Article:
Eamonn Doyle finds a new vision of street photography with the hunched, solitary figures of one Dublin highway
Eamonn Doyle has photographed O’Connell Street, the longest thoroughfare in Dublin, for most of his life. But he needed Samuel Beckett to understand it.
“I was obsessed with Beckett when I started taking these photos,” Doyle says of the Dublin-born novelist. “Beckett understands Dublin, but he strips away the context of his characters. I was deep in that mindset, so I started taking photographs that pares everything back.”
The project started with a shot from behind; a solitary woman covered by an ornate head-scarf and powder-purple coat, shot close-up with her face hidden from view. Doyle realised then that street photography is possible from another angle.
“The older face is such a loaded cliché in this sort of photography,” he says. “With Beckett’s writing, it’s not what said that’s intriguing, but what’s not. I wondered whether you can apply that to photography.”
Although unknown in photography circles, Doyle is a bit of a local celebrity; the founder of the Dublin Electronic Arts Festival, he has run a recording studio and a couple of record labels on the adjoining Parnell Street for the past 23 years. “So you come to recognise the local characters who wander along with their own internal dialogue,” he says.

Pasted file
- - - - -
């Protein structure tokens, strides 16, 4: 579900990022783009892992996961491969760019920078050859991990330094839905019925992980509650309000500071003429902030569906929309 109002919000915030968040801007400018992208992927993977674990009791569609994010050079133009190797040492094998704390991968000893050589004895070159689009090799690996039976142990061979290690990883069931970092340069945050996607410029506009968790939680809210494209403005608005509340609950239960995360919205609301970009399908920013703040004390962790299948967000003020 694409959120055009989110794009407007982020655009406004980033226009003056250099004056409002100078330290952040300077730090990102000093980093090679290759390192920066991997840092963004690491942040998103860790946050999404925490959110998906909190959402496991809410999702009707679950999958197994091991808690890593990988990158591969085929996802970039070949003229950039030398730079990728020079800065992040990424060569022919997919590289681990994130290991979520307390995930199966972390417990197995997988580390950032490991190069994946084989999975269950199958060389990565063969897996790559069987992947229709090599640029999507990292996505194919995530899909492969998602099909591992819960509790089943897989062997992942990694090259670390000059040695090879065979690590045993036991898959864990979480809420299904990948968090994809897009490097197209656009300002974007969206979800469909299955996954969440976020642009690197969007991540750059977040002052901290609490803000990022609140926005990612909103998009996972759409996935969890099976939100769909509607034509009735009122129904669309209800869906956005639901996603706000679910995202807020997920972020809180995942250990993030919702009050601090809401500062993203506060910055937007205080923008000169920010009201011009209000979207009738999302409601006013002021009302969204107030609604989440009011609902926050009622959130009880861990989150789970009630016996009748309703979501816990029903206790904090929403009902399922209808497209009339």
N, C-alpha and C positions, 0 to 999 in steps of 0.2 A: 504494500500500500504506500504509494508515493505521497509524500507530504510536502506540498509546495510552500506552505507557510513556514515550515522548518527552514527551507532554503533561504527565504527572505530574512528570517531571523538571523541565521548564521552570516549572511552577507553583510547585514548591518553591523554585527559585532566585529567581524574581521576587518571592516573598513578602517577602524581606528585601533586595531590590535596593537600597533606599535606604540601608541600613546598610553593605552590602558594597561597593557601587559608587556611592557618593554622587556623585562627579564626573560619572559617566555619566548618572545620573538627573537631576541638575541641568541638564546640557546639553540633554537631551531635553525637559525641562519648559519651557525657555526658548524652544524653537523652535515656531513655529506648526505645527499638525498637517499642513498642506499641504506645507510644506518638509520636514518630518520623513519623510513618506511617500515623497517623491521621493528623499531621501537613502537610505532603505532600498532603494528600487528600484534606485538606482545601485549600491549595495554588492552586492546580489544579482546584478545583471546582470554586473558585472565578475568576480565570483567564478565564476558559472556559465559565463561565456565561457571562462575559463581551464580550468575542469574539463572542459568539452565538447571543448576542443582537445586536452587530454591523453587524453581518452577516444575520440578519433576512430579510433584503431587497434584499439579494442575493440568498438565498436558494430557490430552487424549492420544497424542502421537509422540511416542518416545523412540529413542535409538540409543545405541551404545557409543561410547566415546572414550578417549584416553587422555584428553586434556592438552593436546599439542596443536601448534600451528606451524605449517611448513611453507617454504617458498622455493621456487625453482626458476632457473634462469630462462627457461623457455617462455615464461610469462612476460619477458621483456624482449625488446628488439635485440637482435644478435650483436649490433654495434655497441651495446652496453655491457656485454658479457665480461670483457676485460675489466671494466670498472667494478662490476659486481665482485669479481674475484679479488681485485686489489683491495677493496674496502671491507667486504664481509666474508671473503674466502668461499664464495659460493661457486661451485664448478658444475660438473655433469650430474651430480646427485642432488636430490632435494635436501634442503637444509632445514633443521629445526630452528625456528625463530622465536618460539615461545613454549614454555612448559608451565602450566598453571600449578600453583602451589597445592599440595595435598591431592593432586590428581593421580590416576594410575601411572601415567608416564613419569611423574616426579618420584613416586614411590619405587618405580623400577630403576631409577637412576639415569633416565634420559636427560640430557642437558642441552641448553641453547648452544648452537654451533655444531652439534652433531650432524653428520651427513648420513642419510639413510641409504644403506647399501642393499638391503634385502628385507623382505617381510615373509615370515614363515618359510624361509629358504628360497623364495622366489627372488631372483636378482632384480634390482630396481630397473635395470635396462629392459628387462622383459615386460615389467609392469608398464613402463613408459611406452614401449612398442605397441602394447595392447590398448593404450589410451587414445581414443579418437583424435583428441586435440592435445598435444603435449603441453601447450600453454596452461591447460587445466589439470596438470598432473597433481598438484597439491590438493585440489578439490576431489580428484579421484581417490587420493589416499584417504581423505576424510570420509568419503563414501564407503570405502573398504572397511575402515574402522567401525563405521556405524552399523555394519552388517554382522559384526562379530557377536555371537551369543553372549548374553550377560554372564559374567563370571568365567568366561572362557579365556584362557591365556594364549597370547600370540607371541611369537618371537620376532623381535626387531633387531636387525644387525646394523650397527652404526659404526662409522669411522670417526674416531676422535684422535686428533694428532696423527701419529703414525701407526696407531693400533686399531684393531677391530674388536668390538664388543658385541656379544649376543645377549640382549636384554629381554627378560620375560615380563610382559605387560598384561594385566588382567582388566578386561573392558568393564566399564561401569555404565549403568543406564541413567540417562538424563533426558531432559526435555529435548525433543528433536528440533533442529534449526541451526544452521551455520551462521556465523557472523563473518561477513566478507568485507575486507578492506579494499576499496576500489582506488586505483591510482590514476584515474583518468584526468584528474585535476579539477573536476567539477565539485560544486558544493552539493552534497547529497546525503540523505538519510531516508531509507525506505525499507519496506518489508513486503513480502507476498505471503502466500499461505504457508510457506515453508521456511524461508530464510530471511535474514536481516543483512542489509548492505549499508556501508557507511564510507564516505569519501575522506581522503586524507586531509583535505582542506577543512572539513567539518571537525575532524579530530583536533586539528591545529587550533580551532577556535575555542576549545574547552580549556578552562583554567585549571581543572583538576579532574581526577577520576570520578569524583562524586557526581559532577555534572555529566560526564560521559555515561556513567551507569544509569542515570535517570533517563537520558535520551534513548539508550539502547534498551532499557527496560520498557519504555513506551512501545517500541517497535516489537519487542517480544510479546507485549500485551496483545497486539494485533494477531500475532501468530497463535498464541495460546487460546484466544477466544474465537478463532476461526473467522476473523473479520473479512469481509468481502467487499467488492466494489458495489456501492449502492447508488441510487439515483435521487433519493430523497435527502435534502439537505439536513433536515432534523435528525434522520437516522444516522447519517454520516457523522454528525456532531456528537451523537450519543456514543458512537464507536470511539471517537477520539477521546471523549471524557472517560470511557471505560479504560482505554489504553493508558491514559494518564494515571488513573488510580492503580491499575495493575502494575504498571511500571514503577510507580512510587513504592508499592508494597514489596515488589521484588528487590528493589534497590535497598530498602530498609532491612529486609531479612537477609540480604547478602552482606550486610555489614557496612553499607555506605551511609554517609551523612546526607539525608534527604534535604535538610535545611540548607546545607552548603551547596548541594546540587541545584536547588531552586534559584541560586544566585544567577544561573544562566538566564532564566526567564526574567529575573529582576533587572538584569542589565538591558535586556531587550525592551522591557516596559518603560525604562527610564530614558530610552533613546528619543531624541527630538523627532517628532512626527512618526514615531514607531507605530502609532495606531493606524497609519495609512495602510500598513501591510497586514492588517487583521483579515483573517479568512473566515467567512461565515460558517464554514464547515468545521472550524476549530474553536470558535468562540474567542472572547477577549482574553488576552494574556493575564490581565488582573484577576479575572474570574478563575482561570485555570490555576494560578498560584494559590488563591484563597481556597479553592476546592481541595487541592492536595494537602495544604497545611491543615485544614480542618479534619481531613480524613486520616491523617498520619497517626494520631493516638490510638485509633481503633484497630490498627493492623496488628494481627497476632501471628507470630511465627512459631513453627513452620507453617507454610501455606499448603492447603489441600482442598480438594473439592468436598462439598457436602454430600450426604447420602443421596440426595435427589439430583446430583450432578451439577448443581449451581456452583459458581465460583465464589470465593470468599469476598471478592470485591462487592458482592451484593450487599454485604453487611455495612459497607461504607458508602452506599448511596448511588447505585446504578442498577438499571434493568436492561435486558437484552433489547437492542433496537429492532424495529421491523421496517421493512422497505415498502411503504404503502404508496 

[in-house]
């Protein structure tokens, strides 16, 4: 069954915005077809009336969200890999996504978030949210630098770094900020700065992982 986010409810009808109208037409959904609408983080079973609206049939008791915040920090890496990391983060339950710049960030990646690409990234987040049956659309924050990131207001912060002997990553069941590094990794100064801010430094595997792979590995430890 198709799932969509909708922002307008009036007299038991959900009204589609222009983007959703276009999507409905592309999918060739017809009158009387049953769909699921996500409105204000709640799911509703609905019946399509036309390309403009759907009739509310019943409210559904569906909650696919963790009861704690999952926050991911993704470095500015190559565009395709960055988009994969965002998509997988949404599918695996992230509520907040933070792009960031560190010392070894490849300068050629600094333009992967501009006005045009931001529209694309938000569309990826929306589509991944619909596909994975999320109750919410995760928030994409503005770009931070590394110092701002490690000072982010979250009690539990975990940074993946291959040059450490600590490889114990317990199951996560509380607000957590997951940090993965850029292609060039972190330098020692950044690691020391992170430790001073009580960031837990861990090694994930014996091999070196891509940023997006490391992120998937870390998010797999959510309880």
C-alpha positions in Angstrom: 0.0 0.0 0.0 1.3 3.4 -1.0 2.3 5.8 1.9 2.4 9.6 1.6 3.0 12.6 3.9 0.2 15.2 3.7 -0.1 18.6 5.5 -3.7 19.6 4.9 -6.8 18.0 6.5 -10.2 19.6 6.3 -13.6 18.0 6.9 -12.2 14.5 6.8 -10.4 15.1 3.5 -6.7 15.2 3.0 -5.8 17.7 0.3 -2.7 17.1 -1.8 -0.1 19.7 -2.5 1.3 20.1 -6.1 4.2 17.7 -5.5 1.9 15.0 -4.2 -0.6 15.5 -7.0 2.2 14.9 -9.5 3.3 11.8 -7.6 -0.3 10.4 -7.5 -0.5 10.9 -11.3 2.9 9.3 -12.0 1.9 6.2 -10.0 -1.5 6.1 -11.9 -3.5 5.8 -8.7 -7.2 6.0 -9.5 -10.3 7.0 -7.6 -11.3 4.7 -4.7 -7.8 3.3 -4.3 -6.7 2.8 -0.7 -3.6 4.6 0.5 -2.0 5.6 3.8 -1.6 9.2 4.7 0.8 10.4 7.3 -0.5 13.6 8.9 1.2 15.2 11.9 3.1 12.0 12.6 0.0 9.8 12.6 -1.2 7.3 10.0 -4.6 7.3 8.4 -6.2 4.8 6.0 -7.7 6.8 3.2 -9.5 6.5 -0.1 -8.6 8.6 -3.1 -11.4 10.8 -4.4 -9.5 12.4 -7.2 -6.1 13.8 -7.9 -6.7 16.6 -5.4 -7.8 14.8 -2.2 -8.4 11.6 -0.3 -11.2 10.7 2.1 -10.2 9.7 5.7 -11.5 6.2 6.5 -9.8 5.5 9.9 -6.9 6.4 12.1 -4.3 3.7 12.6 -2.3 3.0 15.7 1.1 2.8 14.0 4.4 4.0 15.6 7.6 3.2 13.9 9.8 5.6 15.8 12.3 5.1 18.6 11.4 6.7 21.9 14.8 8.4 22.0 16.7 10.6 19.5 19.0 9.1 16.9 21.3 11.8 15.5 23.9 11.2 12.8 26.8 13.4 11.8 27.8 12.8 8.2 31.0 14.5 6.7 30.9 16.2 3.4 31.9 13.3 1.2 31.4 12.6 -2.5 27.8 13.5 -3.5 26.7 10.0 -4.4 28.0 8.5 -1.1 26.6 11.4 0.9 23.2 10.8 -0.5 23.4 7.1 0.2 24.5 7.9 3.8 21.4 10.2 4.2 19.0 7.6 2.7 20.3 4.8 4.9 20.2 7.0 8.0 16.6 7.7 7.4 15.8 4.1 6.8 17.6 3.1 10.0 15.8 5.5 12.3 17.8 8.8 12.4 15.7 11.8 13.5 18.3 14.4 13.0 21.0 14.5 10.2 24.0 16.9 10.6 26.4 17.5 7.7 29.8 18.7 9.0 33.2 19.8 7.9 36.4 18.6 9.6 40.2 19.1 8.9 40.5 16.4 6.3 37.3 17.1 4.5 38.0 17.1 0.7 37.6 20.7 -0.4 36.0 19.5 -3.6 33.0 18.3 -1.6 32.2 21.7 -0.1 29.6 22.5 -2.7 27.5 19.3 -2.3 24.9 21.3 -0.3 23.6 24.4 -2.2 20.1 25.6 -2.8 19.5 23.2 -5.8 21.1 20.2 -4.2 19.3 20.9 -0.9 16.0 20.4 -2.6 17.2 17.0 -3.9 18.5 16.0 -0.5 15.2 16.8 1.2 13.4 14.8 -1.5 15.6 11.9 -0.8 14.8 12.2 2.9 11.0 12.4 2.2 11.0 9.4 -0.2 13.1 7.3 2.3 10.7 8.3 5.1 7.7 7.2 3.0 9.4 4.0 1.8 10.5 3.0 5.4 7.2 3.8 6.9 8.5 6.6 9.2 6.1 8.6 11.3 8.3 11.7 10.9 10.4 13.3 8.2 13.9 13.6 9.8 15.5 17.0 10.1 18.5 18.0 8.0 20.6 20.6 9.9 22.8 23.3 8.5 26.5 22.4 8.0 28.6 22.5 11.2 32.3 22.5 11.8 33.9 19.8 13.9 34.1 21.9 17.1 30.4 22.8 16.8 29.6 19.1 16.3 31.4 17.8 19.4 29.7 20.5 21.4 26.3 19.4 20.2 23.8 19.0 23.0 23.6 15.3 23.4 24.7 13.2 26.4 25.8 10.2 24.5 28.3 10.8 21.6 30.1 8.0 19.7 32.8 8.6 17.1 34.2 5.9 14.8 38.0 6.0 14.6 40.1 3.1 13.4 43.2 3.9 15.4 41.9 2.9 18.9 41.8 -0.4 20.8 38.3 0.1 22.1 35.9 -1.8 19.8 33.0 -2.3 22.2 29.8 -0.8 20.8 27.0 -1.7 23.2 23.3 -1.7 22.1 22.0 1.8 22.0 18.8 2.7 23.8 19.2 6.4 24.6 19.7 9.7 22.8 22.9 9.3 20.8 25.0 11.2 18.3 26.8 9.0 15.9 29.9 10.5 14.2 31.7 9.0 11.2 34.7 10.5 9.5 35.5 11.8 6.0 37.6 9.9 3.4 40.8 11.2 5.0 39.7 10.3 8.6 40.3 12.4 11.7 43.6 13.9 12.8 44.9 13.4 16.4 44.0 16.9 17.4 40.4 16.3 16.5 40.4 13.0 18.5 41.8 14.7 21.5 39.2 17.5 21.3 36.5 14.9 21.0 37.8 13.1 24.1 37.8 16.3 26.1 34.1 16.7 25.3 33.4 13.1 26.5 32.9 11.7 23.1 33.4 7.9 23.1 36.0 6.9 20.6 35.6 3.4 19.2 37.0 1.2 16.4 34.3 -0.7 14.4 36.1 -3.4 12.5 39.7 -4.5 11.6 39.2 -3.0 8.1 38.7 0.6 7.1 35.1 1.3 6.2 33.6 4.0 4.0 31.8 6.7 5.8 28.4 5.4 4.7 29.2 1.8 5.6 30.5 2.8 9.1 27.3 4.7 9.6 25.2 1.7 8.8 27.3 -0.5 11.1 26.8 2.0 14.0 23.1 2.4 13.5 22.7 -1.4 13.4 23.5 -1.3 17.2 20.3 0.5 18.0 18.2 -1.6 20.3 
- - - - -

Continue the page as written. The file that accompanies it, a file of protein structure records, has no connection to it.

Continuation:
He would stand as close as he could without disturbing his subjects, standing on his toes to capture them from above. He wanted them un-posed, unaware; smoking a cigarette or crossing the road, enacting a routine or hurrying home. “If they noticed what I was doing, I’d stop straight away,” he says. “I wanted them oblivious.”
The portraits can resemble an inverted fashion shoot, as if Bill Cunningham suddenly found a social conscience. “There’s an effort and dignity there, even if some of them are quite down and out,” Doyle says of the Dubliners’ clothes. “I didn’t really appreciate that beforehand.”
Remarkably, Doyle’s photography career has been spent in monochrome – this is his first colour project. “I needed to come at it from a visually graphic perspective, because they’re very colourful people, very well dressed, even if there’s just the one suit,” he says.
Doyle’s work has attracted high praise. The celebrated Magnum photographer Martin Parr tells the BJP: “These hunched street walkers of Dublin express so much character, yet we never see their faces. It’s so simple, so powerful.
“Street photography is one of the most difficult genres to find a new vision within,” Parr says. “From time to time a photographer finds a voice and makes an original contribution to this development. Eamonn Doyle’s wonderful collection does that.”
You can see Doyle’s photographs now, blown up to huge dimensions, hanging from the buildings of O’Connell Street.
First published in the May 2014 issue. Want to complete your collection? Buy back issues at the BJP Shop.